Why You Want to Live in Italy

Freeze-dried gnocchi from Trader Joe’s isn’t the same as the ones made from an Italian Nonna.

Roman Vai
3 min readMar 28, 2022

I’ve lived in a hostel for the past five months. Living in a hostel for an extended period feels like hacking the European systems. It is experiencing the full breadth of a country’s culture with beds that remind you of ‘Squid Game’. The closer I get to feeling accepted in Europe, I realize that there will always be a hidden divide between myself and the people who live here. It is an implicit, collective joke that everyone agrees on. I call this The Joke of Europe.

Europeans are allowed to have opinions and judgments. They can do hedonistic things that are bad for their health but help them savor the present.

There is no equivalent “joke of America”. American culture no longer allows for opinions and judgments. Americans cannot agree on a collective joke about our culture; ours is too polarized and young of culture that no one even agrees on what comprises it.

Instead, we’ve replaced culture with politeness. We’ve traded opinions for pleasantries, and swapped philosophies for niceties. We are polite to our bodies too: only allowing the baseline sustenance to maintain ourselves without appreciating the inherent pleasure of destructive things. Freeze-dried gnocchi from Trader Joe’s just isn’t the same as the ones made from an Italian Nonna.

The “Joke of Europe” is that money isn’t God. In America, you need to be wealthy before being happy.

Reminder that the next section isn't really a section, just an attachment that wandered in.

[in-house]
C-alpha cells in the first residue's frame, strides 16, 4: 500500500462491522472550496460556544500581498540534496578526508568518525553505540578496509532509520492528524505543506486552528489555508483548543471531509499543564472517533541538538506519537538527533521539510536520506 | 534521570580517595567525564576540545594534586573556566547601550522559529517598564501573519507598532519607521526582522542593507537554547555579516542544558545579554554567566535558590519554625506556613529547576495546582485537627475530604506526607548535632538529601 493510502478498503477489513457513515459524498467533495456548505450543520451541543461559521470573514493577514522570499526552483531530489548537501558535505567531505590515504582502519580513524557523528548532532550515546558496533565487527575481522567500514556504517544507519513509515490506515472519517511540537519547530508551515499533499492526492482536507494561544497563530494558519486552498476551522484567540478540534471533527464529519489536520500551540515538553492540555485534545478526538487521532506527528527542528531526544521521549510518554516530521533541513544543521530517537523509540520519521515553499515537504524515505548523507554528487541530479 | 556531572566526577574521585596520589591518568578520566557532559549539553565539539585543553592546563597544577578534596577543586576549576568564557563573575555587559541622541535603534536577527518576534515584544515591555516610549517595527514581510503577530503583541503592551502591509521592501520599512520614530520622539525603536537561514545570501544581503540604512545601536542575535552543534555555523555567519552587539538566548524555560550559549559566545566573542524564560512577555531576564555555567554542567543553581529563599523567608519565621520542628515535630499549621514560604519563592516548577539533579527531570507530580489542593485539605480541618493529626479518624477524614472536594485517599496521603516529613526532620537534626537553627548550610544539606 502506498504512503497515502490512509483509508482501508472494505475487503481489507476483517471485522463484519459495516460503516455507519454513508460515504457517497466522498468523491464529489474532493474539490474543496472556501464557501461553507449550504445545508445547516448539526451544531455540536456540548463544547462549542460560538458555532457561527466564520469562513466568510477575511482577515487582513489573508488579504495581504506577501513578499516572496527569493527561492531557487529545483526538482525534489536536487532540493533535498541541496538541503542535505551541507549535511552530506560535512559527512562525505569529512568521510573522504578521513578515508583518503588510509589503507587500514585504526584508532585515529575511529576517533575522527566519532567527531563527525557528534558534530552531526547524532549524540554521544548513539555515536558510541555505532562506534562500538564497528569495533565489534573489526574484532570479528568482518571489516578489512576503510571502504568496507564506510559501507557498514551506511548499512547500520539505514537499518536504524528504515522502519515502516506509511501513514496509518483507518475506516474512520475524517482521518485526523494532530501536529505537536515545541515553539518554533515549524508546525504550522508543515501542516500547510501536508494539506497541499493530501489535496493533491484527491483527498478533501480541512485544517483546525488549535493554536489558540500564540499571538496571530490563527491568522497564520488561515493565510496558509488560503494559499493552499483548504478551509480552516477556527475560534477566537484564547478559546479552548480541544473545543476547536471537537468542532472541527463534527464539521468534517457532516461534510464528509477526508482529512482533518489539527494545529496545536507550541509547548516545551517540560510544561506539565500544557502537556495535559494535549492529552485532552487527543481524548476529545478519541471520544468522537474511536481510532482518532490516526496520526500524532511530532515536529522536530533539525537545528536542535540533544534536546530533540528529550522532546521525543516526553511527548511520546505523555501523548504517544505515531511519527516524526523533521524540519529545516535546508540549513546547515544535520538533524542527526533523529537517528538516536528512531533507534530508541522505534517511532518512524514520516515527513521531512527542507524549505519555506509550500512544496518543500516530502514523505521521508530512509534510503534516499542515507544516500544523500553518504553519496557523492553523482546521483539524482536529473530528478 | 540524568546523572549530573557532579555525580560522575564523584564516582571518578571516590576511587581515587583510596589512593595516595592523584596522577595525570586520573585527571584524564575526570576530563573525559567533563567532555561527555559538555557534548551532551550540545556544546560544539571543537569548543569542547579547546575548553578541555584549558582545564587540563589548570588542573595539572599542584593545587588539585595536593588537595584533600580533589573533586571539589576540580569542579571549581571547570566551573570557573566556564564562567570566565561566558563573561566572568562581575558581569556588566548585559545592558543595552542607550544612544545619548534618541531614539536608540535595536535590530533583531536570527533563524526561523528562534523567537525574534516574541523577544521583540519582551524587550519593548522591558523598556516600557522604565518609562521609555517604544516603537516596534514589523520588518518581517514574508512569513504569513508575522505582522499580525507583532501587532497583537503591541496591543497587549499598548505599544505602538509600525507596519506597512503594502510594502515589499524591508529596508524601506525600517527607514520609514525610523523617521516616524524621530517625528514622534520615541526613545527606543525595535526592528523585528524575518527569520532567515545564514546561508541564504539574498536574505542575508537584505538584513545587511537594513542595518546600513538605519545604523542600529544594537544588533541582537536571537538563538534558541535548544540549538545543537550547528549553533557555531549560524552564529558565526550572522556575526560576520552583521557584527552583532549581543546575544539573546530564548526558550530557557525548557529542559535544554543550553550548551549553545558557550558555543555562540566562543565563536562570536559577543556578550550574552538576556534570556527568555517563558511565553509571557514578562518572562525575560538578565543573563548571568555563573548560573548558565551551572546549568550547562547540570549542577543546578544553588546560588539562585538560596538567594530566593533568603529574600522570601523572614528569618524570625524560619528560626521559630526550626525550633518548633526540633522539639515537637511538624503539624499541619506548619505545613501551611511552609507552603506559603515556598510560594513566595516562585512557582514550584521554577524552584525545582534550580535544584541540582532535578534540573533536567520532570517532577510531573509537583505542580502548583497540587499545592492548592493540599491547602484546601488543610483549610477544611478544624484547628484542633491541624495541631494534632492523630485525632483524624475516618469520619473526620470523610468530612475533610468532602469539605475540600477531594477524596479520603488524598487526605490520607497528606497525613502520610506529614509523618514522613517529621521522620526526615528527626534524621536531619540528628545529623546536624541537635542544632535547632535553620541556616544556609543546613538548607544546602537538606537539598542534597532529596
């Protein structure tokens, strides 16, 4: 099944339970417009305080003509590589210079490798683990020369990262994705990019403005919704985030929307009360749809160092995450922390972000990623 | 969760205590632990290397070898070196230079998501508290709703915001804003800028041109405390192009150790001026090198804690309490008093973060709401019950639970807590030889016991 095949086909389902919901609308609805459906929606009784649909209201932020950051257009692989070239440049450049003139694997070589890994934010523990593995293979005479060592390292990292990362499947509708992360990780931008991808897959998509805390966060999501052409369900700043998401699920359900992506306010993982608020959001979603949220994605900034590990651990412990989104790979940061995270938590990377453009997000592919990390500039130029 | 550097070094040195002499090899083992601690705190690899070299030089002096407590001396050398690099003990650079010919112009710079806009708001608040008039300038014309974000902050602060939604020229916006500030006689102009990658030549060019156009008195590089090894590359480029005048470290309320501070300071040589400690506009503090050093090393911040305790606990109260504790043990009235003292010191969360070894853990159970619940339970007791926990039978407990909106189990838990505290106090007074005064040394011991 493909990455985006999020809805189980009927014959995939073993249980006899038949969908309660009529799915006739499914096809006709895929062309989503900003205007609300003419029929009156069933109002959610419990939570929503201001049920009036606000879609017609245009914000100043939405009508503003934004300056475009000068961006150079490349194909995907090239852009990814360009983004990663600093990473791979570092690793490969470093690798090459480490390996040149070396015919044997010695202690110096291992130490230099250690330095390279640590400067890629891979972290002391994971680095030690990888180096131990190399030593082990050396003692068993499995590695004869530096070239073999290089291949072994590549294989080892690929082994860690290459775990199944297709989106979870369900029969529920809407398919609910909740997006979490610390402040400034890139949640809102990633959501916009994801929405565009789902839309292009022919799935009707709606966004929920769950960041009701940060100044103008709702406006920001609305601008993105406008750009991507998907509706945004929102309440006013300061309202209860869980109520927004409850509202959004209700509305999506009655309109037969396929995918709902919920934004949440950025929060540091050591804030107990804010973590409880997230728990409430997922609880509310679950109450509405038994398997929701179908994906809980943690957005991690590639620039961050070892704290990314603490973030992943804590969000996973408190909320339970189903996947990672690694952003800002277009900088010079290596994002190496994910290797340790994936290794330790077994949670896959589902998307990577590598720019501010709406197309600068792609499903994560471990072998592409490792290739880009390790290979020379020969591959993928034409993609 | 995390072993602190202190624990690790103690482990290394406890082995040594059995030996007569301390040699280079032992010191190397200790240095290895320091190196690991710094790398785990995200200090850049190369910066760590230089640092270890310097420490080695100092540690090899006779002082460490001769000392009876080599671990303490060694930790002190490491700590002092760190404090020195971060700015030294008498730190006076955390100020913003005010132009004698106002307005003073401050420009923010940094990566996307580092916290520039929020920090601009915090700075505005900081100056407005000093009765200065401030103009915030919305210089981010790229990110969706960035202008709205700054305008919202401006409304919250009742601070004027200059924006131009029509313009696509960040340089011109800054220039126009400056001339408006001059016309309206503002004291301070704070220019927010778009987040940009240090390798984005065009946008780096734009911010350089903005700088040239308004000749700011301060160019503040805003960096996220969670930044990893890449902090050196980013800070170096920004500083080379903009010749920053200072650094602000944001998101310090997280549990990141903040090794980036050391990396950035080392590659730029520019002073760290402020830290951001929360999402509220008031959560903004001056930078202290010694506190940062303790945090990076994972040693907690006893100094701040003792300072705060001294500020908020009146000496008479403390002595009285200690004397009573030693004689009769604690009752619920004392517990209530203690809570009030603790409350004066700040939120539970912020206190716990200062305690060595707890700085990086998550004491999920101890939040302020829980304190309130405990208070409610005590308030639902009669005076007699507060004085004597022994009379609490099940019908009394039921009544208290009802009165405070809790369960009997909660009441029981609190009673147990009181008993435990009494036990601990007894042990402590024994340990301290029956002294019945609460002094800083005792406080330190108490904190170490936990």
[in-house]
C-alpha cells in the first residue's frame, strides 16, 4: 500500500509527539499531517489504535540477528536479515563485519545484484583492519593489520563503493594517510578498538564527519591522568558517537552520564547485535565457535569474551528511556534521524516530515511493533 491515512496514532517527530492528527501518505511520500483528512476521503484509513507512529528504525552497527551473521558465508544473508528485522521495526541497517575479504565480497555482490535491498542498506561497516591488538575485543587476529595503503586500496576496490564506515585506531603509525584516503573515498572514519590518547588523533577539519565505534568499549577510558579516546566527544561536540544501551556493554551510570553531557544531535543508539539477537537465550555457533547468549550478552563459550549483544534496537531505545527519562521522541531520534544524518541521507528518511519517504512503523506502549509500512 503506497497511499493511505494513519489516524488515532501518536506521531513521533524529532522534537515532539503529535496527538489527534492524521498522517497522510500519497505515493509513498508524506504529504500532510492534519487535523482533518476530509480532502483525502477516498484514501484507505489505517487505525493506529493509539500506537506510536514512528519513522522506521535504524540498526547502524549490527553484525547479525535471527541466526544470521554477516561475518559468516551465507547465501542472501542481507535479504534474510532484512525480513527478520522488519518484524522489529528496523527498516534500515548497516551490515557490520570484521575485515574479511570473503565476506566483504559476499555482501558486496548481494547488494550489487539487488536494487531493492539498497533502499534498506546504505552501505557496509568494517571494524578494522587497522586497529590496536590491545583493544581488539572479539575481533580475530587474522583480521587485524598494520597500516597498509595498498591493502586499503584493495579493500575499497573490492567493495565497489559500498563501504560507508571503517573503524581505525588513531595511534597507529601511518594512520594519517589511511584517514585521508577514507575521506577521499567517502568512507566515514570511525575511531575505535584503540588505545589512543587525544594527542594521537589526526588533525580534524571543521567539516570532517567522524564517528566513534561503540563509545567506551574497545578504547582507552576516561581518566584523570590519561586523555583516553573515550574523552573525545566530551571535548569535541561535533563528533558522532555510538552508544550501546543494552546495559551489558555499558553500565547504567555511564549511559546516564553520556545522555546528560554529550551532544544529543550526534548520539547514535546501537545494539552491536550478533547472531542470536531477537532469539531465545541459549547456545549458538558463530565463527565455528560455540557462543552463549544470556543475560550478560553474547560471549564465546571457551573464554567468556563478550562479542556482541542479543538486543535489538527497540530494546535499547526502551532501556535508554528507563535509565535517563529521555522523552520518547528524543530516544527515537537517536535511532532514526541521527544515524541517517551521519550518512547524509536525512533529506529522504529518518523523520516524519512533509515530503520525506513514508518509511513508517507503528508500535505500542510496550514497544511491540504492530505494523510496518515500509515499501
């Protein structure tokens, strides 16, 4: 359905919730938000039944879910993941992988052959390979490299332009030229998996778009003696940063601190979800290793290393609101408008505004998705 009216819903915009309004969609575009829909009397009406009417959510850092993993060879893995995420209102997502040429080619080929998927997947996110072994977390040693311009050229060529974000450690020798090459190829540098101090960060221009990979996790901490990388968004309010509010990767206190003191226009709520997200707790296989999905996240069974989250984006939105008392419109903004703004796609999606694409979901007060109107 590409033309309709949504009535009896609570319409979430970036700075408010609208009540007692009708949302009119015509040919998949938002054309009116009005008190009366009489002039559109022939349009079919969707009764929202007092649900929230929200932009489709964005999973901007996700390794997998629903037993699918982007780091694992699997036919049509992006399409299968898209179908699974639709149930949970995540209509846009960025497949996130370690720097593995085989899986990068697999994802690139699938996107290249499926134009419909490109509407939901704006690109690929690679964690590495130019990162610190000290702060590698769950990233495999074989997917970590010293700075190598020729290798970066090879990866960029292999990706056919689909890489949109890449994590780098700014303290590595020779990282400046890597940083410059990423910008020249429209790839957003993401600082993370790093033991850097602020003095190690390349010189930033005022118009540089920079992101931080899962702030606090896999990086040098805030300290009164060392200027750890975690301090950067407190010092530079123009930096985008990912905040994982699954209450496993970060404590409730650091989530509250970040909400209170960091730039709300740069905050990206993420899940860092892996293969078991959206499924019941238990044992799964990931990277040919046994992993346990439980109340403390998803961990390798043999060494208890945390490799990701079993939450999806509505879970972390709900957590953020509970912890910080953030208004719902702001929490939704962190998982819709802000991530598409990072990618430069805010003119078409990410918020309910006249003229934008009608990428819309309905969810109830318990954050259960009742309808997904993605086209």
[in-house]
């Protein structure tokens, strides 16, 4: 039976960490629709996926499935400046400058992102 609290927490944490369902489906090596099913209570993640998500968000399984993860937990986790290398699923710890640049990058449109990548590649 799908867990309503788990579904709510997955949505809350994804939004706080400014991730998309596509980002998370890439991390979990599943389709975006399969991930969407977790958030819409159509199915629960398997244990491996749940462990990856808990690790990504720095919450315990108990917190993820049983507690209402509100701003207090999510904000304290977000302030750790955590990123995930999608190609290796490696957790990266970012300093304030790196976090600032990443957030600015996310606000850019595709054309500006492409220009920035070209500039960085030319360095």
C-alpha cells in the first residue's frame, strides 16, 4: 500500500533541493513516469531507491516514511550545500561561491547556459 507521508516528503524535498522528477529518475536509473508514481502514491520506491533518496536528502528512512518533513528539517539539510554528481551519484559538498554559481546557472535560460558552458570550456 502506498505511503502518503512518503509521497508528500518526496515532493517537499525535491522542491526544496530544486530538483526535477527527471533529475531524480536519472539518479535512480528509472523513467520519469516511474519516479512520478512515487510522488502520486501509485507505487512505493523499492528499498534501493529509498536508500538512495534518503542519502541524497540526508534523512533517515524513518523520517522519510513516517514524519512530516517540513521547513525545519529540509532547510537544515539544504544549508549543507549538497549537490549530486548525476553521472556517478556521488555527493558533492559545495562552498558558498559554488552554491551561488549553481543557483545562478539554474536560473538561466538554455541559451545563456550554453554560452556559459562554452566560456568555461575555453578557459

We have somehow internalized our Calvinist roots to conflate our human purpose with our work, and the irrational accumulation of money to warrant our significance to posterity. This disease has spread into many countries of industrialized Europe. But, deep down inside, the infection of capitalism hasn’t overcome Europe as it has to America.

In Europe, it is okay to be broke. Being broke can be a dignified lifestyle. You can work in a creative field and sustain yourself to an acceptable level using grants and frugality without ever crossing the boundary that separates modesty and poverty. You can be broke and still, as sociologist Max Weber would say, “satisfy your material needs”.

There is a trade-off to this type of lifestyle. European restaurants may not have the mise-en-scène of an urban-planned Chik-Fil-A. More often, you’ll eat a meal next to a fish market as stray dogs and cats come up to your table with pouting eyes.

That’s why I’ll be moving to Europe. Because I can imagine myself being completely content, even as a young man in a small one-roomed flat, specializing in some unpretentious venture like gnocchi sauce. Only the psychology of European culture would allow me to live this kind of simple life: I could make enough to get by and wouldn’t be scolded for not having larger ambitions, or for not extending my efforts higher and higher towards an unreachable level of wealth, hoping that if I could only make it there, could I then be happy.

Maybe humans aren’t meant to control vaults of wealth that extend into twelve decimal places. The humans that do have that type of wealth seem just as unfulfilled as the rest of us.

Ambitions are wonderful, but as MF DOOM says in his song “Rhymes Like Dimes”: only in America can you find a way to earn a healthy buck and still keep your mind on self-destruct.